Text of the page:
*514 "WHEREFORE, plaintiff prays:"(1) For a peremptory Writ of Mandamus directed to and commanding said defendant commissioners in condemnation to withhold the filing of their report in condemnation until a final decision on the merits shall be made and entered in said condemnation proceedings. "(2) For an Order directed to and requiring the City of Wichita, Kansas, its officers, agents, and employees to suspend further proceedings in connection with contracting, constructing, laying or installing, or maintaining and operating any pipelines or other facilities upon plaintiff's land or any other lands sought to be condemned."
Article 3, § 3, of our constitution provides:"The supreme court shall have original jurisdiction in proceedings in quo warranto, mandamus, and habeas corpus; ..."
G.S. 1949, 60-1701, provides:"The writ of mandamus may be issued by the supreme court or the district court, or any justice or judge thereof, during term or at chambers, to any inferior tribunal, corporation, board or person, to compel the performance of any act which the law specially enjoins as a duty resulting from an office, trust, or station; ..."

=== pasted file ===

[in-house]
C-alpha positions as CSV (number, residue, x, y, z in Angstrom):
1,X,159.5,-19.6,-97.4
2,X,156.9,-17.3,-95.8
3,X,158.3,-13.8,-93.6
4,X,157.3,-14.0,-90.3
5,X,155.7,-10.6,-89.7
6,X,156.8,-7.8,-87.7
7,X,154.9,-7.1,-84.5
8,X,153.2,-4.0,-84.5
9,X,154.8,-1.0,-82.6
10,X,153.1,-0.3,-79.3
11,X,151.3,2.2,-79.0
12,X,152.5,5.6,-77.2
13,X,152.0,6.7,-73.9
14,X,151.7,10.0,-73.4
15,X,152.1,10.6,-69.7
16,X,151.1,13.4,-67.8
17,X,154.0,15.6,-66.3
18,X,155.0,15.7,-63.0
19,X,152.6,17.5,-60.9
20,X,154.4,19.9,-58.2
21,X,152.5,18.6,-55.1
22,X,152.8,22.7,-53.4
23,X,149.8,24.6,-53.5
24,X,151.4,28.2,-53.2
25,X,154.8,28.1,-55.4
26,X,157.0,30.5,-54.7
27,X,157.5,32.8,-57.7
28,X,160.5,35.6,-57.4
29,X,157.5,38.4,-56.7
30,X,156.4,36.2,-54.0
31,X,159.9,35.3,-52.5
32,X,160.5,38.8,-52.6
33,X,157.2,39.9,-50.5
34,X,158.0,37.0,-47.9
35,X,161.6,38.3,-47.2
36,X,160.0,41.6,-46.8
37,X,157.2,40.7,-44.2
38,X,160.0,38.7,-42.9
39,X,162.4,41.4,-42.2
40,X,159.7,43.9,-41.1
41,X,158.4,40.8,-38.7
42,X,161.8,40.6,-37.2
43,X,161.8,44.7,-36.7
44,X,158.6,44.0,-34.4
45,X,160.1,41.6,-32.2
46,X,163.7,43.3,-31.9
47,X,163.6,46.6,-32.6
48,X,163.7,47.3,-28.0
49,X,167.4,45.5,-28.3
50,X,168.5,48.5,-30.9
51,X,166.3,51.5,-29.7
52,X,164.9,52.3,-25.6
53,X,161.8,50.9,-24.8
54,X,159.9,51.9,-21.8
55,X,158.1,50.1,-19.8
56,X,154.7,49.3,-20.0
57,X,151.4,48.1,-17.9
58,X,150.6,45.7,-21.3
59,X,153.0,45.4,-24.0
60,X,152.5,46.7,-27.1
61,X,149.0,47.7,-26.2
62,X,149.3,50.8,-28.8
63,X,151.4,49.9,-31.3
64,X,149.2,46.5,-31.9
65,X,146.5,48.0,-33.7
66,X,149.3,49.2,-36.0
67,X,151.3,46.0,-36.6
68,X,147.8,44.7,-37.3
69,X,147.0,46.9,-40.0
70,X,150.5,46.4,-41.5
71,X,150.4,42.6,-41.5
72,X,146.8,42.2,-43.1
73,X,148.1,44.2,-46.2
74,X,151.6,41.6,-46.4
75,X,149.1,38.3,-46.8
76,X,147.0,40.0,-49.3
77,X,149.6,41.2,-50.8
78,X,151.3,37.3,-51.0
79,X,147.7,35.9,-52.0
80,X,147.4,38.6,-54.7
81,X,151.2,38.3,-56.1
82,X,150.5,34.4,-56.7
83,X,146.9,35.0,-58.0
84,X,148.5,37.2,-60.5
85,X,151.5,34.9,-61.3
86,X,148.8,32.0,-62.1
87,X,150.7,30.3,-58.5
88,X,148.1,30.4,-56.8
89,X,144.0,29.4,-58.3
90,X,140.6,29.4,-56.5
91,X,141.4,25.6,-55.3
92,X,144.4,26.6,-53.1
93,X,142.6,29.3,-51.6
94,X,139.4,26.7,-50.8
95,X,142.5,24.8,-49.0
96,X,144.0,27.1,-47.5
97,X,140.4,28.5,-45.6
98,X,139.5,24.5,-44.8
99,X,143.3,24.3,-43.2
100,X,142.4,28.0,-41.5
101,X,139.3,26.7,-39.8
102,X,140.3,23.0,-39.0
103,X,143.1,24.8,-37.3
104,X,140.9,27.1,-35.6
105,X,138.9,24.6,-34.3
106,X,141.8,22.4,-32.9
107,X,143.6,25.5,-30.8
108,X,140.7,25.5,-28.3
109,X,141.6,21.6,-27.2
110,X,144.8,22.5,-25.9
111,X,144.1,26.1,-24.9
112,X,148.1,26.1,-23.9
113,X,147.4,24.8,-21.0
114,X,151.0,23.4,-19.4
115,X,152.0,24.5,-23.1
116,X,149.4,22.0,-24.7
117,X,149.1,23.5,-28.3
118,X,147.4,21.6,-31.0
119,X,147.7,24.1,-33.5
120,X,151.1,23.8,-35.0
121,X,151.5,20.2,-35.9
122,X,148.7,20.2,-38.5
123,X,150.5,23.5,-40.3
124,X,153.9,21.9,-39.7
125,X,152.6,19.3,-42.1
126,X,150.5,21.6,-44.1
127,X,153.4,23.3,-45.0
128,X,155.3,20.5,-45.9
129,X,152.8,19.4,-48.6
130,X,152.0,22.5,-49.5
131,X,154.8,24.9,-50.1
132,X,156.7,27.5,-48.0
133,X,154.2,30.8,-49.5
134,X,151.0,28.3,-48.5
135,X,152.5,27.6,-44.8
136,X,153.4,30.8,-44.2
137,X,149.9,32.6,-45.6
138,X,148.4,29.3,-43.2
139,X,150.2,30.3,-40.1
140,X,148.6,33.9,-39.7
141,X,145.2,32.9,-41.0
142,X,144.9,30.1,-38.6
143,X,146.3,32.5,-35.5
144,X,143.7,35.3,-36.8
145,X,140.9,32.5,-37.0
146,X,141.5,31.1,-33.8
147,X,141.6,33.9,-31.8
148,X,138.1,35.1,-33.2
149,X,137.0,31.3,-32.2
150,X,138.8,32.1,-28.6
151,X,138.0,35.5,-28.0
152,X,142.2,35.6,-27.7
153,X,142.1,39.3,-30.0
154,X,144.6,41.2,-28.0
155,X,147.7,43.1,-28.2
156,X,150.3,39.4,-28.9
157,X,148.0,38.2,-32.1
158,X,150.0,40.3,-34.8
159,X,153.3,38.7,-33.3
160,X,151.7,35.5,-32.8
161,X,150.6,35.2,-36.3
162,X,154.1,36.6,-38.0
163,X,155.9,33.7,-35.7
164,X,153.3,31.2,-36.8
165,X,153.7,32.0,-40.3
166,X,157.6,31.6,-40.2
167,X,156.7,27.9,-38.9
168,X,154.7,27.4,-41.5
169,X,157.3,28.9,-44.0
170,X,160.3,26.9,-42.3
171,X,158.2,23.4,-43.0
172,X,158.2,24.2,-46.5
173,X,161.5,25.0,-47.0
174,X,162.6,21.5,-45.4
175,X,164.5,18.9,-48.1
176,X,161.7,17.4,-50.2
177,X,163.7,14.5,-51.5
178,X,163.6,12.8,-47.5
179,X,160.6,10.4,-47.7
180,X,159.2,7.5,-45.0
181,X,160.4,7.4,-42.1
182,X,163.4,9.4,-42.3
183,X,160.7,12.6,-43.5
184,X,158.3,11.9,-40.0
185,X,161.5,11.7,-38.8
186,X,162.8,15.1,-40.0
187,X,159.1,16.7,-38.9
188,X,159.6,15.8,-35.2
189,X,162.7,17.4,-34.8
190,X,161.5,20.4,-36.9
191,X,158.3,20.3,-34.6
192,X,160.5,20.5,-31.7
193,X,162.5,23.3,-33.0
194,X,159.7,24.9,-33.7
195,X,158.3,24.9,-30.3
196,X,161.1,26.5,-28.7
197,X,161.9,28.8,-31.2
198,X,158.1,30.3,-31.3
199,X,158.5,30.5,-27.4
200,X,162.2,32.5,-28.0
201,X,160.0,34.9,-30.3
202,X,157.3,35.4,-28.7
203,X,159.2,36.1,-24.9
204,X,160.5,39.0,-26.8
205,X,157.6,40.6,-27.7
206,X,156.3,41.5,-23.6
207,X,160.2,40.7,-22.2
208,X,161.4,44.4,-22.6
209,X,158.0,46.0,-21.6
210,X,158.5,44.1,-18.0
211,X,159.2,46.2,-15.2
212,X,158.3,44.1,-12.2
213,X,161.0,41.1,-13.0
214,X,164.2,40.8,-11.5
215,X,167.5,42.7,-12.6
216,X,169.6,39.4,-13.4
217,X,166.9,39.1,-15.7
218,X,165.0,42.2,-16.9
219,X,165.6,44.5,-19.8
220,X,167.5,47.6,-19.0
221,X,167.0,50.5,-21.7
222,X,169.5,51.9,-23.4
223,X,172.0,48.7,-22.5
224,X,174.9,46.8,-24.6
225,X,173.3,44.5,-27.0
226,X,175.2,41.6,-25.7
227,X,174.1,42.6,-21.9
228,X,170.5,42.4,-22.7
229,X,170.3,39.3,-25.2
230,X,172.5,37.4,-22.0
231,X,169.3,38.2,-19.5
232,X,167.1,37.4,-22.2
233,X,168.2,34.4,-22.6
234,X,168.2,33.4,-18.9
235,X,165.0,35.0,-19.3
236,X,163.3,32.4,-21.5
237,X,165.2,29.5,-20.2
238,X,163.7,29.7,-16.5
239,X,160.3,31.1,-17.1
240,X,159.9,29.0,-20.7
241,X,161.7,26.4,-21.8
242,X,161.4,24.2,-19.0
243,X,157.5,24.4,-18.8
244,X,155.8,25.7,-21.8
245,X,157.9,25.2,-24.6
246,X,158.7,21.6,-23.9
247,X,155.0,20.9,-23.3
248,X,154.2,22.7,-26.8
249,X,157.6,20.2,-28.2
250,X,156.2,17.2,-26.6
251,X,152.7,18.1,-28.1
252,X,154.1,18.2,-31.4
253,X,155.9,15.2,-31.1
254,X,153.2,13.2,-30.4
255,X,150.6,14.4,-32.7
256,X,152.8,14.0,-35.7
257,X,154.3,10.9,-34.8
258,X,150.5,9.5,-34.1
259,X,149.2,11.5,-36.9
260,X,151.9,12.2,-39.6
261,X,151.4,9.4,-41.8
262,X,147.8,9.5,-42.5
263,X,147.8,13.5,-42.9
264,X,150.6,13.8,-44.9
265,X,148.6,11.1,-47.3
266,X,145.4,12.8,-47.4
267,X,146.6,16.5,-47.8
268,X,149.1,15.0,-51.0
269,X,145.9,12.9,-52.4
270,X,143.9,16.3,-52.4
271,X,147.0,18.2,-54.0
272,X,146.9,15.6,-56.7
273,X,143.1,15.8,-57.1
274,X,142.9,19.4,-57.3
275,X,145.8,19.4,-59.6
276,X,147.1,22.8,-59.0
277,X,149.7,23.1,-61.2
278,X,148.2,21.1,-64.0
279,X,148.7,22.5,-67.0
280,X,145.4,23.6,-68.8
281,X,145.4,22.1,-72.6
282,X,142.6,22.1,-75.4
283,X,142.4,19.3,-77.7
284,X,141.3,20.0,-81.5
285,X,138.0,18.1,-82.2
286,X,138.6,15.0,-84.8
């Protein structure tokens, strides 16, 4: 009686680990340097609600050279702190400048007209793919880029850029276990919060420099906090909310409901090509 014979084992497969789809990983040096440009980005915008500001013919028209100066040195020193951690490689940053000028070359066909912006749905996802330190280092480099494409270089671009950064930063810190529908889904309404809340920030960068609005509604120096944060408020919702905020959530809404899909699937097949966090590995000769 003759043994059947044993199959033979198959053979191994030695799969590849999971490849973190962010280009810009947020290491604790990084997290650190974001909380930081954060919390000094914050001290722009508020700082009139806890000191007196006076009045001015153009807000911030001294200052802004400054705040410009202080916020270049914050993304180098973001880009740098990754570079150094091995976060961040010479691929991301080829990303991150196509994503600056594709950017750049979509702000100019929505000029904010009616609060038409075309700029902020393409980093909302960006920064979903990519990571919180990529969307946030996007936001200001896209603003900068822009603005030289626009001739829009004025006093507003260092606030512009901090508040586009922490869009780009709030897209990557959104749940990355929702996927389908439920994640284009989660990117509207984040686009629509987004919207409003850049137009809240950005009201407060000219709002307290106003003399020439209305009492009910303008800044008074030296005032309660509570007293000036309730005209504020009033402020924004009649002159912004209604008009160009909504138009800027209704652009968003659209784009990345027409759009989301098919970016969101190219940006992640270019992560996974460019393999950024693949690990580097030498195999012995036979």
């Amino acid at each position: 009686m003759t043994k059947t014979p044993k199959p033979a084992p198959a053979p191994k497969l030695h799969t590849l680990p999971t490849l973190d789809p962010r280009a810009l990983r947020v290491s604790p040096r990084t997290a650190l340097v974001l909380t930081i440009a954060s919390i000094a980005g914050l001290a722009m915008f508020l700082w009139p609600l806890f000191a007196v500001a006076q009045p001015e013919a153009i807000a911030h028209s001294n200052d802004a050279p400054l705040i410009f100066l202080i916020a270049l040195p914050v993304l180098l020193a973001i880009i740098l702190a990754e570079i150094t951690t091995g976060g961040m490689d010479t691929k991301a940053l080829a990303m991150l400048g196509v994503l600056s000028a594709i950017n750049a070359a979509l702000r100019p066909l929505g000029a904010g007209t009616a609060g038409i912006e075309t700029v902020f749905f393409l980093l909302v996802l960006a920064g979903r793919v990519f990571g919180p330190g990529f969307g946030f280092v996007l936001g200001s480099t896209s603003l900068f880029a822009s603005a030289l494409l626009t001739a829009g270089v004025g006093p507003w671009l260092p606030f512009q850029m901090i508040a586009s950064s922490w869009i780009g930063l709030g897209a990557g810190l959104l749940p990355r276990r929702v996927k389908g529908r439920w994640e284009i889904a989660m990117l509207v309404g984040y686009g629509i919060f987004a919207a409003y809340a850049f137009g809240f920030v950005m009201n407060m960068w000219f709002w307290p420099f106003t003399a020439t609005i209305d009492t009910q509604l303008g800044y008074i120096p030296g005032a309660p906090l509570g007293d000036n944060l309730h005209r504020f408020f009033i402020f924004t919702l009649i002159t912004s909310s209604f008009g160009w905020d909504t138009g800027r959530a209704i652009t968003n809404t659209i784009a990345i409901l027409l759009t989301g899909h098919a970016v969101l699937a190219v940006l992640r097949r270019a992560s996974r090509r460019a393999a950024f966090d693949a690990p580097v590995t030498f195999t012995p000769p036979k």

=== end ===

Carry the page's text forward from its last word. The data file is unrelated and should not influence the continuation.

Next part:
In Public Service Commission v. Kansas Gas and Electric Co., 121 Kan. 14, 246 Pac. 178, which was an original proceeding in mandamus, the relief sought was a judgment requiring defendant public utility to comply with an order of plaintiff commission which had forbidden the establishment of a transmission line into certain territory. In holding that the relief actually sought was injunctive, rather than in the nature of mandamus, this court held:"The term mandamus as used in the constitutional provision giving the supreme court original jurisdiction therein applies only to a proceeding brought to compel the performance of an act, and not to one to restrain action. A proceeding asking a judgment requiring a public utility, in obedience to an order of the public service commission, to refrain from extending its operations into certain territory, is essentially injunction and not mandamus, and is not within the original jurisdiction of the supreme court." (Syl. 1.)